Show Summary Details
Page of

A check list of bacteria associated with infection in humans 

A check list of bacteria associated with infection in humans
Chapter:
A check list of bacteria associated with infection in humans
Author(s):

J. Paul

DOI:
10.1093/med/9780199204854.003.070646_update_001

May 30, 2013: This chapter has been re-evaluated and remains up-to-date. No changes have been necessary.

Update:

Chapter reviewed, minor changes made.

Updated on 31 May 2012. The previous version of this content can be found here.
Page of

PRINTED FROM OXFORD MEDICINE ONLINE (www.oxfordmedicine.com). © Oxford University Press, 2015. All Rights Reserved. Under the terms of the licence agreement, an individual user may print out a PDF of a single chapter of a title in Oxford Medicine Online for personal use (for details see Privacy Policy).

date: 12 December 2017

In addition to the relatively small number of well-known pathogenic bacteria that are able to infect otherwise healthy people, e.g. Staphylococcus aureus, Mycobacterium tuberculosis, and Streptococcus pyogenes, there is a steadily growing list of less well known organisms, many of which are able to cause disease only under special circumstances....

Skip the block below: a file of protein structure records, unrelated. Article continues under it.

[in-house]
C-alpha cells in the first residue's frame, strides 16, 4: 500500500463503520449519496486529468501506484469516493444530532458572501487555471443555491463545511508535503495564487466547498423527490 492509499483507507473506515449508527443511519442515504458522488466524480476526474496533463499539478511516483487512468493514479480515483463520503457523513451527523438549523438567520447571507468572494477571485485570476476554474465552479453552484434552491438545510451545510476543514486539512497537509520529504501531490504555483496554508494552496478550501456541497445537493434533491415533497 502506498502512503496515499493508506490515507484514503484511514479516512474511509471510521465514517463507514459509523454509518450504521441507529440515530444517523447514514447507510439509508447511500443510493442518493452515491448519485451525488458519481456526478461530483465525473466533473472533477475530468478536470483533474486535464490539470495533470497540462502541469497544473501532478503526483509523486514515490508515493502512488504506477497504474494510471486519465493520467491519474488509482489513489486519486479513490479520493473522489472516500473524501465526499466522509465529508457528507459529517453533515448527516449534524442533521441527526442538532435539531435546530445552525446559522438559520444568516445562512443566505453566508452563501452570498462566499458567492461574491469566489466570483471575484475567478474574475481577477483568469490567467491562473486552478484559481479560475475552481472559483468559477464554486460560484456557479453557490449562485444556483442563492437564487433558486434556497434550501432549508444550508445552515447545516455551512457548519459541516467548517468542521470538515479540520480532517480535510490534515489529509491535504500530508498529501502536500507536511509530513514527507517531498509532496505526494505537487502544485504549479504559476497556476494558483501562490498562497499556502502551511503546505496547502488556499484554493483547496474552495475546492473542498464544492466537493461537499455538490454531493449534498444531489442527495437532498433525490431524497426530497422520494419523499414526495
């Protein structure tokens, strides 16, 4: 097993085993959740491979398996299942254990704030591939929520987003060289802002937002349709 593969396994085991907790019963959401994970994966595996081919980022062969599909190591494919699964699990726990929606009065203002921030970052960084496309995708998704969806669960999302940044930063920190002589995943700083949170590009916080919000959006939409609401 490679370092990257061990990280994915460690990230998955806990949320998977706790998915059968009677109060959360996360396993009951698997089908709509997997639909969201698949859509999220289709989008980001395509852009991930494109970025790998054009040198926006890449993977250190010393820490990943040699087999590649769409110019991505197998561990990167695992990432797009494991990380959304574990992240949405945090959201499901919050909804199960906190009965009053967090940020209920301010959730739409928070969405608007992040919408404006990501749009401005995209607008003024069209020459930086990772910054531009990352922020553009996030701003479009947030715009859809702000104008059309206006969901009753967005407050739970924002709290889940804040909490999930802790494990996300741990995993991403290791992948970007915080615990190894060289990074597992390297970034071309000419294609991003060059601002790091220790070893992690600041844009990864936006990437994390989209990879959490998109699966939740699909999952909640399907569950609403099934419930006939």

Access to the complete content on Oxford Medicine Online requires a subscription or purchase. Public users are able to search the site and view the abstracts for each book and chapter without a subscription.

Please subscribe or login to access full text content.

If you have purchased a print title that contains an access token, please see the token for information about how to register your code.

For questions on access or troubleshooting, please check our FAQs, and if you can't find the answer there, please contact us.